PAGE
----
10 things we learned at the proenza schouler talk
proenza schouler fall/winter 15
On Wednesday night, Proenza Schouler's Lazaro Hernandez and Jack McCollough joined Vogue's Sally Singer for a conversation at the French Institute Alliance Française. Since Barneys bought the entirety of their collaborative Parsons senior thesis collection back in 2002, the duo have helped usher in a new era for American fashion (and brought home basically every industry accolade there is along the way). Addressing a jam-packed house, Jack and Laz reminisced about their humble Chinatown origins, the evolution of their signature silhouette, and their plans to take Proenza into the future. Here are ten things we learned about New York's brightest design stars:
They think nothing is more punk than couture: Speaking about their days at design school in the early aughts, the duo explained that most of their classmates were heavily into doing the deconstruction thing: "Everyone was taking things and tearing them apart, ripping up T-shirts and calling themselves designers," Jack said. "I guess to us, the rebellion against that was to do something quite constructed," he continued. "We just felt it was really punk to do couture, the total opposite of what was happening in fashion at that time," Lazaro added.
They're all about mash ups (just probably not the musical kind): They might love construction and Christian Dior, but the designers don't draw influence from straightforward sources. "We're really interested in mid-century French couture, but we're also kids of the 90s," Lazaro explained. "We grew up on Kurt Cobain and the grunge generation, so there's this mash up of these two worlds: of oversized grunge but with extreme elegance and couture sensibility."
The design process is truly international: In its collisions of craft and technological innovation, Proenza becomes a United Nations of fashion. The designers spoke to their globetrotting production process; in the past, they've sent a single piece to India, Germany, then back to New York. "Three, sometimes four countries or even continents are involved," Jack said. But it's all for the pursuit of something special and unique: "In one collection we did a lot of crochet, but we also did a lot of laser cutting. We sent it down to Madagascar after all those pattern pieces were cut with lasers and then crocheted by hand in New York."
They don't really care about celebrities: The audience's ears certainly perked up after Sally asked the boys which Proenza-wearing celebrities made their hearts leap. Although they shouted out Cate Blanchett and Cindy Sherman, for Jack, it's more exciting to see someone who bought it themselves: "When you see a complete stranger walking down the street wearing your jacket or bag, and they're wearing it not because they're famous or because they were given it, but because they really loved it and they bought it with their hard earned money, I think that's the most exciting thing to us."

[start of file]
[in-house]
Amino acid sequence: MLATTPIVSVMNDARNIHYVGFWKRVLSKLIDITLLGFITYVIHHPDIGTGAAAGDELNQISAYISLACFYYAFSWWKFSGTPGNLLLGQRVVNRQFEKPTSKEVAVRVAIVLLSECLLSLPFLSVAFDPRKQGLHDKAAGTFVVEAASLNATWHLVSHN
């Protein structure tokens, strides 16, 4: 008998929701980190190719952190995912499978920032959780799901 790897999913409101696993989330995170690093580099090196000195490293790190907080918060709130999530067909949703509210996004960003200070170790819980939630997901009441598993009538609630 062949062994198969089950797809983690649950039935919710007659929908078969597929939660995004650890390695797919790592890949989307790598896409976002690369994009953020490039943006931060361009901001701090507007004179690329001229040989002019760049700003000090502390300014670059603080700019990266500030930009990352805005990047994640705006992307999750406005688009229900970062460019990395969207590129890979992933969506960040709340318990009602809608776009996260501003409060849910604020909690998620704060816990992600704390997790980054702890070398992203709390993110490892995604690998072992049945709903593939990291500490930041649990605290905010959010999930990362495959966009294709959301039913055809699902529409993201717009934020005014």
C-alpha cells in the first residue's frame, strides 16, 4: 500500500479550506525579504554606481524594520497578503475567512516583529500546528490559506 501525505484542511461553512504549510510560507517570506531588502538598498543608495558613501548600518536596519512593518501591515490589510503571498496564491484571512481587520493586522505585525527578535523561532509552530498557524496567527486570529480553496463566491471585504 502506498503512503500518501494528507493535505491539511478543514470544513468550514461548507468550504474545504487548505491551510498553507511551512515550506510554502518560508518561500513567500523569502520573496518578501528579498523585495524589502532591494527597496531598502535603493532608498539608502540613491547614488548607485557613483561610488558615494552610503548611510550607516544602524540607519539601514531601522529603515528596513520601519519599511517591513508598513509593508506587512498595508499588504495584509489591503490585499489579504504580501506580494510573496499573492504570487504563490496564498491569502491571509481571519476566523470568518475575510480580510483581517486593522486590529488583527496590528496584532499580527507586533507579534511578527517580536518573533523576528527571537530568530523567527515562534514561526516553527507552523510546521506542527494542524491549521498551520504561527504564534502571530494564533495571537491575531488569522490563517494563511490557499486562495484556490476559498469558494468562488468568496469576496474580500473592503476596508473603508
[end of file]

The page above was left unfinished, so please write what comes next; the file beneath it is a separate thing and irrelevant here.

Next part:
The PS1 opened up new possibilities: On the subject of people buying their bags, the pair also spoke to the transformative effect their accessories explosion had on the company since they first launched the PS1 back in 2008. These massive commercial successes, Jack and Laz explained, allowed the brand to open its own boutique locations. Designing their own spaces and fully actualizing the world of Proenza, they said, has been one of the most rewarding aspects of their careers.
And Pro-men-za might not be so far away: The pair also addressed the company's future, citing new store locations, fragrances, and menswear as fields they're starting to open up discussions about.
They're not like Zara: The guys just returned from Cuba, where they were visiting Laz's relatives, the Proenzas. "I met the oldest living Proenza," he laughed. "I tried to tell him what I do, and he's like, 'Is that like Zara?'" to which Jack added, "I wish!"
It's all about the music: "We're inspired by a Kurt Cobain moment, Pearl Jam, I guess even the Grateful Dead to some extent," said Lazaro. Jack also gave Mazzy Star a shout out, and our fingers are crossed Hope Sandoval will start rocking Proenza soon, too.
When they do shoot films, it's with friends: Speaking to the strategy behind their unconventional and compelling fashion films, Jack and Laz said their work stems from their friendships. "It always just happens really casually, like, 'Let's do something together.' It's never about making a commercial. Those Harmony [Korine] movies probably lost us business, they were really controversial!" Lazaro said.
But above all else, they value their independence: The final question of the evening was the one on everyone's mind--would they ever head up a different house? Conceding that they've been approached for creative director positions numerous times, Jack confirmed, "What's most important to us right now is Proenza Schouler. If we were gone 50 percent of the year working for someone else's company, I think it would suffer at this point." Although no one had the balls to actually ask about an LVMH acquisition, the pair might have been addressing it anyway: "We're really focused on what we do and making our own company, which we own, the best it can be," said Jack. "Freedom, to us, is the ultimate luxury."
Text Emily Manning
Photography Kate Owen